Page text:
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Ankle Dislocation in Emergency Medicine Medication

  • Author: James E Keany, MD, FACEP; Chief Editor: Trevor John Mills, MD, MPH  more...
Updated: Apr 29, 2016

Medication Summary

Drugs used to treat the pain associated with dislocations include analgesics and anxiolytics.



Class Summary

Pain control is essential for quality patient care. It ensures patient comfort, promotes pulmonary toilet, and aids physical therapy regimens. Many analgesics have sedating properties that benefit patients who have sustained injuries.

Fentanyl citrate (Duragesic, Sublimaze)


Narcotic analgesic with greater potency and much shorter half-life than morphine sulfate. DOC for conscious sedation analgesia. With short duration (30-60 min) and ease of titration, an excellent choice for pain management and sedation. Easily and quickly reversed by naloxone. After initial dose, subsequent doses should not be titrated more frequently than q3h or q6h.

Oxycodone and acetaminophen (Percocet)


Drug combination indicated for relief of moderately severe to severe pain. DOC for aspirin-hypersensitive patients. Different strengths available.

Oxycodone and aspirin (Percodan)


Drug combination indicated for relief of moderately severe to severe pain.

Codeine/acetaminophen (Tylenol-3)


Drug combination indicated for treatment of mild to moderately severe pain.

Morphine sulfate (MS Contin, MSIR)


DOC for analgesia due to reliable and predictable effects, safety profile, and ease of reversibility with naloxone. Various IV doses are used; commonly titrated until desired effect obtained.



Class Summary

Patients with painful injuries usually experience significant anxiety. Anxiolytics allow the clinician to administer a smaller analgesic dose to achieve the same effect.

Diazepam (Valium)


Depresses all levels of CNS, including limbic and reticular formation, possibly by increasing activity of GABA, a major inhibitory neurotransmitter. Individualize dosage and increase cautiously to avoid adverse effects.

Lorazepam (Ativan)


Sedative hypnotic in benzodiazepine class that has short onset of effect and relatively long half-life. By increasing GABA, a major inhibitory neurotransmitter, may depress all levels of CNS, including limbic and reticular formation. When patient needs to be sedated for >1 d this medication is excellent. Monitor patient's blood pressure after administering dose and adjust as necessary.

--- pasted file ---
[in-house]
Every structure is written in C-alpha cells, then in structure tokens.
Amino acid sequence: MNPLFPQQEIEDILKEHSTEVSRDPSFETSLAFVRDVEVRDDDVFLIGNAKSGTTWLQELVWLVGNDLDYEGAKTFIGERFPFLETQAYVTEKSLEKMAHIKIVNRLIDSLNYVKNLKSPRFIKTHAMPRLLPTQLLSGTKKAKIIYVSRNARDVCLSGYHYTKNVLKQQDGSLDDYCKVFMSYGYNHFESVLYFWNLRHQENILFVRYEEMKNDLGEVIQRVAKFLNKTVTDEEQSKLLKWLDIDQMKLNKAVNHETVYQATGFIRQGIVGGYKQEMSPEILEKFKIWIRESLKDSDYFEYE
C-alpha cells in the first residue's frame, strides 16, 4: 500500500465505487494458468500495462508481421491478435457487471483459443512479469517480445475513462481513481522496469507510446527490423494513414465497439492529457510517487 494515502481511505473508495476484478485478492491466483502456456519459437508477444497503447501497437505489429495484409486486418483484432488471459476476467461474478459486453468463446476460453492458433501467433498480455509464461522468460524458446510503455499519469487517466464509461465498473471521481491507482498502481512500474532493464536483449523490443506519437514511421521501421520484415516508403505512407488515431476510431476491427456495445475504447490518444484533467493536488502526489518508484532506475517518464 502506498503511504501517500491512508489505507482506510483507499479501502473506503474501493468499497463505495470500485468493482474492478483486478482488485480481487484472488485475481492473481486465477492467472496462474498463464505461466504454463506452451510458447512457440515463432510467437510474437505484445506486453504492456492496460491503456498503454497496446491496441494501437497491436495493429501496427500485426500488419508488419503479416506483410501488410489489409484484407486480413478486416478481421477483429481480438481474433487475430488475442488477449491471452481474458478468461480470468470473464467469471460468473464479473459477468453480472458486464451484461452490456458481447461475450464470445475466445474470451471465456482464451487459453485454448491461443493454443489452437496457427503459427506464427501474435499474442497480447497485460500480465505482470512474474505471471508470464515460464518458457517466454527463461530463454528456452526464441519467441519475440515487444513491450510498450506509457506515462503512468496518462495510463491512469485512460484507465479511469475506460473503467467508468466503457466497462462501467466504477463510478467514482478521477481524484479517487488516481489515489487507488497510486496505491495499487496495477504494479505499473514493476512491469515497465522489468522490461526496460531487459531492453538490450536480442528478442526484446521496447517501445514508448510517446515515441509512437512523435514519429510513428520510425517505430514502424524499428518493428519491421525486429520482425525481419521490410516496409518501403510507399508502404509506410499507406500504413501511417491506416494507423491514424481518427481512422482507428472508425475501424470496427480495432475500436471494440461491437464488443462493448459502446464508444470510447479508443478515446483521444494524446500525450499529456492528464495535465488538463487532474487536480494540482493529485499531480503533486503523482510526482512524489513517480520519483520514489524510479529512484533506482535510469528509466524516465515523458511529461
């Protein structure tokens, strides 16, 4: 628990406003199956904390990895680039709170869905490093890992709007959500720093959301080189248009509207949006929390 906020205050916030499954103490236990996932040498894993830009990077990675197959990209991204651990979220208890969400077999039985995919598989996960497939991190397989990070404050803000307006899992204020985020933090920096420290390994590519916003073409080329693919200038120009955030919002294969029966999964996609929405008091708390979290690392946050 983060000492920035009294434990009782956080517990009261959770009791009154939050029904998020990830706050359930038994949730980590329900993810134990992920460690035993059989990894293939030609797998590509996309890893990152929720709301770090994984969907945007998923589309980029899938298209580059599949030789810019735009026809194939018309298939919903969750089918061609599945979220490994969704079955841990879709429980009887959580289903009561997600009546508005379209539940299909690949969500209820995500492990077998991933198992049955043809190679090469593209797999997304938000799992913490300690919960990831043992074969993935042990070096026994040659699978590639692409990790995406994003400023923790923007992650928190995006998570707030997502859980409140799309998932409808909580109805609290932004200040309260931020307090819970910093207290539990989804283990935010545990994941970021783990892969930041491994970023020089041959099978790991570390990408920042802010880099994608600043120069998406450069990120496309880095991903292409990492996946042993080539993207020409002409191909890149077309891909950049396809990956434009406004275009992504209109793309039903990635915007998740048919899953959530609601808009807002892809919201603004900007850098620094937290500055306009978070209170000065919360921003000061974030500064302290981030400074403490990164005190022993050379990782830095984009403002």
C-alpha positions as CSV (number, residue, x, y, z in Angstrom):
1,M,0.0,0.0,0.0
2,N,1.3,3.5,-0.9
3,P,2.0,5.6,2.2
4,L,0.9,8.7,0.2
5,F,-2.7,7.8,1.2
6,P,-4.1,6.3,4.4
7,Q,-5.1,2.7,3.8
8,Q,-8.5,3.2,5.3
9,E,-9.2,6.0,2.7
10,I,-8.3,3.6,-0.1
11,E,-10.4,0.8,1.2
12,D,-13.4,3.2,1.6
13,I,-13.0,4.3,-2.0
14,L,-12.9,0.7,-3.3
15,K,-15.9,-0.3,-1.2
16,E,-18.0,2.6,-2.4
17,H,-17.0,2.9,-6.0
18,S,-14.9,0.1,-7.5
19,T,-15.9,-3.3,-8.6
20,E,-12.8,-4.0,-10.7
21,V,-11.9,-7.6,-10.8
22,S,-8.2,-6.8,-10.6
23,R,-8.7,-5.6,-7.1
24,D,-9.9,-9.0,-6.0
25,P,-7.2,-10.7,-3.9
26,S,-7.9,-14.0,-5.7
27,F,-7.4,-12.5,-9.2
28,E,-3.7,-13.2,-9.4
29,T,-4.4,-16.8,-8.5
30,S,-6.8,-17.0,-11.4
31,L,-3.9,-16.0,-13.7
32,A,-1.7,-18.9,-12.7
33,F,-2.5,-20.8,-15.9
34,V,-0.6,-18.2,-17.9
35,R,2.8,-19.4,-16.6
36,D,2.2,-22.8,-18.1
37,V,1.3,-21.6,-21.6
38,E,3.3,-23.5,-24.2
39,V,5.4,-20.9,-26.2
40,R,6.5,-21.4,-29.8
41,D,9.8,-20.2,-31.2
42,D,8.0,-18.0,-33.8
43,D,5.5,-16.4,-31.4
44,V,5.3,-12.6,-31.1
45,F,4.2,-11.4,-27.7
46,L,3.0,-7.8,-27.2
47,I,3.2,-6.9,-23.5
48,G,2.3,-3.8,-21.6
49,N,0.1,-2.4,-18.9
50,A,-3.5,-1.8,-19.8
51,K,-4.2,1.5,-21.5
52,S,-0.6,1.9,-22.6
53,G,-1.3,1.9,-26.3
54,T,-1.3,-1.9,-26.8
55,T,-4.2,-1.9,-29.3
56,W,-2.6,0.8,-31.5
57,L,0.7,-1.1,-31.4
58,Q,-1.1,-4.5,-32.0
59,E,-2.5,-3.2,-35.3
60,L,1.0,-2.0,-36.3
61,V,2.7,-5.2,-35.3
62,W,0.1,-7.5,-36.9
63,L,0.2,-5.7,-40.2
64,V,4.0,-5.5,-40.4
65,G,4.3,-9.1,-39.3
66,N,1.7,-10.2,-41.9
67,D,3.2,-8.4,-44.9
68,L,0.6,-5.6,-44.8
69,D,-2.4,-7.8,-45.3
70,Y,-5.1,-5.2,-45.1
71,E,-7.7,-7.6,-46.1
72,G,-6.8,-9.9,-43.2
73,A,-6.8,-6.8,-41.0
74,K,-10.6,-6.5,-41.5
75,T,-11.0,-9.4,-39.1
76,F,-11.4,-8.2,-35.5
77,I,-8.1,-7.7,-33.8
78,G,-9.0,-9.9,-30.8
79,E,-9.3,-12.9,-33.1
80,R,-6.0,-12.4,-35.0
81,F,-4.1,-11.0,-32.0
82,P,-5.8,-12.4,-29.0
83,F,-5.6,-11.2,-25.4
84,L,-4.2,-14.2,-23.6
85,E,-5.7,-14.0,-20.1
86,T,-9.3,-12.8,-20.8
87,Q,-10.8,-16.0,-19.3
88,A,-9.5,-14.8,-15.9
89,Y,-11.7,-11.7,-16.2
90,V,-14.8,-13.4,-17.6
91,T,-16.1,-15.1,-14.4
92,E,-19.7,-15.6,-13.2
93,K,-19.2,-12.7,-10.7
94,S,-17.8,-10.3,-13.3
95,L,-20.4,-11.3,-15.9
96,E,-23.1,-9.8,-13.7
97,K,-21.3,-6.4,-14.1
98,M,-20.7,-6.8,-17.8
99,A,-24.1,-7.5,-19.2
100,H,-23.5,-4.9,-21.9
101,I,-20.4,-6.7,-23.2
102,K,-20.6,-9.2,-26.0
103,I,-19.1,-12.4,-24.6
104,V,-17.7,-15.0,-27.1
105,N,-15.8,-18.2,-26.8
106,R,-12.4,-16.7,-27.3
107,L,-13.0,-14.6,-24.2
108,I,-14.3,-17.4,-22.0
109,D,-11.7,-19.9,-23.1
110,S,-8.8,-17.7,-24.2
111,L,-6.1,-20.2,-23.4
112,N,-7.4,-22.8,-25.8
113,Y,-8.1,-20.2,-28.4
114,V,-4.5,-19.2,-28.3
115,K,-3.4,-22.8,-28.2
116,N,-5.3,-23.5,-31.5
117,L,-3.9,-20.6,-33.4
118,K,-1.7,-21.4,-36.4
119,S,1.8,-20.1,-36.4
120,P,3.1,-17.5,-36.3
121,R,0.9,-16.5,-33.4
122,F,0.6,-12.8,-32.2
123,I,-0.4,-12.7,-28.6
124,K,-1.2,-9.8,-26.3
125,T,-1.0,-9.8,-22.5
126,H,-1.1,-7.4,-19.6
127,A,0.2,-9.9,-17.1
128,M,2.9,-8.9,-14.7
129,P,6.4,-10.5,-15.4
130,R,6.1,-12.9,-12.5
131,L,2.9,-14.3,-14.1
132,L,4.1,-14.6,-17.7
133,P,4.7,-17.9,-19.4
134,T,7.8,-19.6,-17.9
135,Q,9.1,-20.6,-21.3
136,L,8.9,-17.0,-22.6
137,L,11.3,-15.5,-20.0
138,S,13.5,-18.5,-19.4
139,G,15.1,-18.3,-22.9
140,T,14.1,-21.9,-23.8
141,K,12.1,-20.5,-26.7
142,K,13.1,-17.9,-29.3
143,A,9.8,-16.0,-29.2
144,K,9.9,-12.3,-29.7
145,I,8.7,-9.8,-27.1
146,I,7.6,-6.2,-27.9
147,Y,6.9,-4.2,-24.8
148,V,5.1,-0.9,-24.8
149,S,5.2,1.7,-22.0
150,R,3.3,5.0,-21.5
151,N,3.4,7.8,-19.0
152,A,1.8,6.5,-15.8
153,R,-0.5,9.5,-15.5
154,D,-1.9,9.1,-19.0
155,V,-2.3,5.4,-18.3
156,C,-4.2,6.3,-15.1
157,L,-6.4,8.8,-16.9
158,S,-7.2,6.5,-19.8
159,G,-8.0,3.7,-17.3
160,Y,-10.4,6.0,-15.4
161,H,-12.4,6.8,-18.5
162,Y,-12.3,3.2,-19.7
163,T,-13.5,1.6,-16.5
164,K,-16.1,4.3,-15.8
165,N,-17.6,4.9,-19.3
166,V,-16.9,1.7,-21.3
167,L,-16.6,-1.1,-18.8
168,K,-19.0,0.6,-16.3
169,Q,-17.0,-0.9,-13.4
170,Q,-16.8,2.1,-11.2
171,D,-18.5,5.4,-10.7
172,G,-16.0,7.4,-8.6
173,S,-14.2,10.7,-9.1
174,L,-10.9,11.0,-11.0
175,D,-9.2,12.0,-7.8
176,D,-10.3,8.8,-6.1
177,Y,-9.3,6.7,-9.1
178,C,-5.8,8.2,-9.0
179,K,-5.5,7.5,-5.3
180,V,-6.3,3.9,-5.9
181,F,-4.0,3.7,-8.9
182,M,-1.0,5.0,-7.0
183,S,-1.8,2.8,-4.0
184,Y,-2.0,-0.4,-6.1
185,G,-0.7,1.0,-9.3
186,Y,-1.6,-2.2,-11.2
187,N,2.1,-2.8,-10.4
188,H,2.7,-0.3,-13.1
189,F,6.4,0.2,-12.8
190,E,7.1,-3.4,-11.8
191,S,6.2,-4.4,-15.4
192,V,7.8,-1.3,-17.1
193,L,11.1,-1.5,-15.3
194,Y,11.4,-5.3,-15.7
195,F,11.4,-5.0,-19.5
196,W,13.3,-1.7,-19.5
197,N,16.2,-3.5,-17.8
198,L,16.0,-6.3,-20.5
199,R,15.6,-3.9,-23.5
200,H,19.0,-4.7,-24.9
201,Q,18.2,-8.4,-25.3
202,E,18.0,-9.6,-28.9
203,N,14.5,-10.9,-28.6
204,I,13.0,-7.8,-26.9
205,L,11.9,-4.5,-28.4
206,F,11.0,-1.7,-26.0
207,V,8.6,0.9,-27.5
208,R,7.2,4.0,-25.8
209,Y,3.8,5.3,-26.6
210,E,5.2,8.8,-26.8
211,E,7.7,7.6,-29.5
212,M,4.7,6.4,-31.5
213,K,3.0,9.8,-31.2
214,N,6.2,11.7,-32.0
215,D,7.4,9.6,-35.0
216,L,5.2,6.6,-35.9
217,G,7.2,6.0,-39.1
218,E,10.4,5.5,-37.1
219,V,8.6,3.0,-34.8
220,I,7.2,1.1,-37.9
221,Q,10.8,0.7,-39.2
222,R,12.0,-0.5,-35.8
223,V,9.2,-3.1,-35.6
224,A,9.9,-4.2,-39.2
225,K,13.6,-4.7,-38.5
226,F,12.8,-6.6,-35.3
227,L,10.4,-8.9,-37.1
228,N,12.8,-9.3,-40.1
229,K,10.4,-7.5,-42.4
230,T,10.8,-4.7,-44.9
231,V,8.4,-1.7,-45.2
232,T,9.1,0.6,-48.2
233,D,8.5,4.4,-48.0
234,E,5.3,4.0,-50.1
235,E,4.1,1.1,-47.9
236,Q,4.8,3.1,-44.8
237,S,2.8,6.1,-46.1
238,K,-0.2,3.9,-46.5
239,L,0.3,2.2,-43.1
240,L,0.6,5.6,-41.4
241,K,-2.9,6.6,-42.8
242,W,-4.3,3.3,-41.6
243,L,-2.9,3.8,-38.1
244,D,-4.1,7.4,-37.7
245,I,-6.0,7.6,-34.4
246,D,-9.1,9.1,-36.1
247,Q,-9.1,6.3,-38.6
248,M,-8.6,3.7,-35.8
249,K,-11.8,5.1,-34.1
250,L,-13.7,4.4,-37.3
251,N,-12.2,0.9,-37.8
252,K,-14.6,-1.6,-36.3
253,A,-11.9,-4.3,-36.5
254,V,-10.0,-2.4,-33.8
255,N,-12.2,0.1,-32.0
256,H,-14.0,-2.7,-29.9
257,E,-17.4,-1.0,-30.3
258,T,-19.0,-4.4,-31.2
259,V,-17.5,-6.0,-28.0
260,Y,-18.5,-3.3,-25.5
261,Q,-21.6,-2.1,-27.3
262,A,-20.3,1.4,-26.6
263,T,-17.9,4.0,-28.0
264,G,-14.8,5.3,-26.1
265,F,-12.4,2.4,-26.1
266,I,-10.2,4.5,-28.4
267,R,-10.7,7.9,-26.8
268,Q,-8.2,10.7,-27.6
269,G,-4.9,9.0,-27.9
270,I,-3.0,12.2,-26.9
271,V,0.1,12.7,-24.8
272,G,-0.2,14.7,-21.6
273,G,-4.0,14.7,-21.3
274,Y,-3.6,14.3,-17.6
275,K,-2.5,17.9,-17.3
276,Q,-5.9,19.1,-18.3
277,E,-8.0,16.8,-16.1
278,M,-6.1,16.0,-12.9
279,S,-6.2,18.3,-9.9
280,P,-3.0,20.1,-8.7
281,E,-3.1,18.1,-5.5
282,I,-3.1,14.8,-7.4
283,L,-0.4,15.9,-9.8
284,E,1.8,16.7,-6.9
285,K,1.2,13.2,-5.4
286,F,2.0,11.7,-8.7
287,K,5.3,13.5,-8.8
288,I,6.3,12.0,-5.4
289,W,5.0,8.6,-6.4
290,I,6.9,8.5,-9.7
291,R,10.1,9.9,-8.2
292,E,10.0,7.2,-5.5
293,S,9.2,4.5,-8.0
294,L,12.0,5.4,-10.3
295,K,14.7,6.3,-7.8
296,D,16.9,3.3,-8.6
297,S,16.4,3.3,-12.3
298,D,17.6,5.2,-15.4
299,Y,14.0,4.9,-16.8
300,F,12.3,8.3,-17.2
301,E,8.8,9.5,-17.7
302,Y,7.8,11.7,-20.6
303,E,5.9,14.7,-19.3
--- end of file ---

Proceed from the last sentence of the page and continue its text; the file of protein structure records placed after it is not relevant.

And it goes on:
Contributor Information and Disclosures

James E Keany, MD, FACEP Associate Medical Director, Emergency Services, Mission Hospital Regional Medical Center, Children's Hospital of Orange County at Mission

James E Keany, MD, FACEP is a member of the following medical societies: American College of Emergency Physicians, American College of Sports Medicine, California Medical Association

Disclosure: Nothing to disclose.


Dekker McKeever, DPM Chief Podiatric Surgery Resident Physician, Trauma and Reconstruction Specialist, Mission Hospital Regional Medical Center

Disclosure: Nothing to disclose.

Specialty Editor Board

Francisco Talavera, PharmD, PhD Adjunct Assistant Professor, University of Nebraska Medical Center College of Pharmacy; Editor-in-Chief, Medscape Drug Reference

Disclosure: Received salary from Medscape for employment. for: Medscape.

David B Levy, DO, FAAEM Senior Consultant in Emergency Medicine, Waikato District Health Board, New Zealand; Associate Professor of Emergency Medicine, Northeastern Ohio Universities College of Medicine

David B Levy, DO, FAAEM is a member of the following medical societies: American Academy of Emergency Medicine, Fellowship of the Australasian College for Emergency Medicine, American Medical Informatics Association, Society for Academic Emergency Medicine

Disclosure: Nothing to disclose.

Chief Editor

Trevor John Mills, MD, MPH Chief of Emergency Medicine, Veterans Affairs Northern California Health Care System; Professor of Emergency Medicine, Department of Emergency Medicine, University of California, Davis, School of Medicine

Trevor John Mills, MD, MPH is a member of the following medical societies: American Academy of Emergency Medicine, American College of Emergency Physicians

Disclosure: Nothing to disclose.

Additional Contributors

Joseph J Sachter, MD, FACEP Consulting Staff, Department of Emergency Medicine, Muhlenberg Regional Medical Center

Joseph J Sachter, MD, FACEP is a member of the following medical societies: American Academy of Emergency Medicine, American College of Emergency Physicians, American Association for Physician Leadership, American Medical Association, Society for Academic Emergency Medicine

Disclosure: Nothing to disclose.

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Anatomy of the lateral ankle ligamentous complex and related structures.
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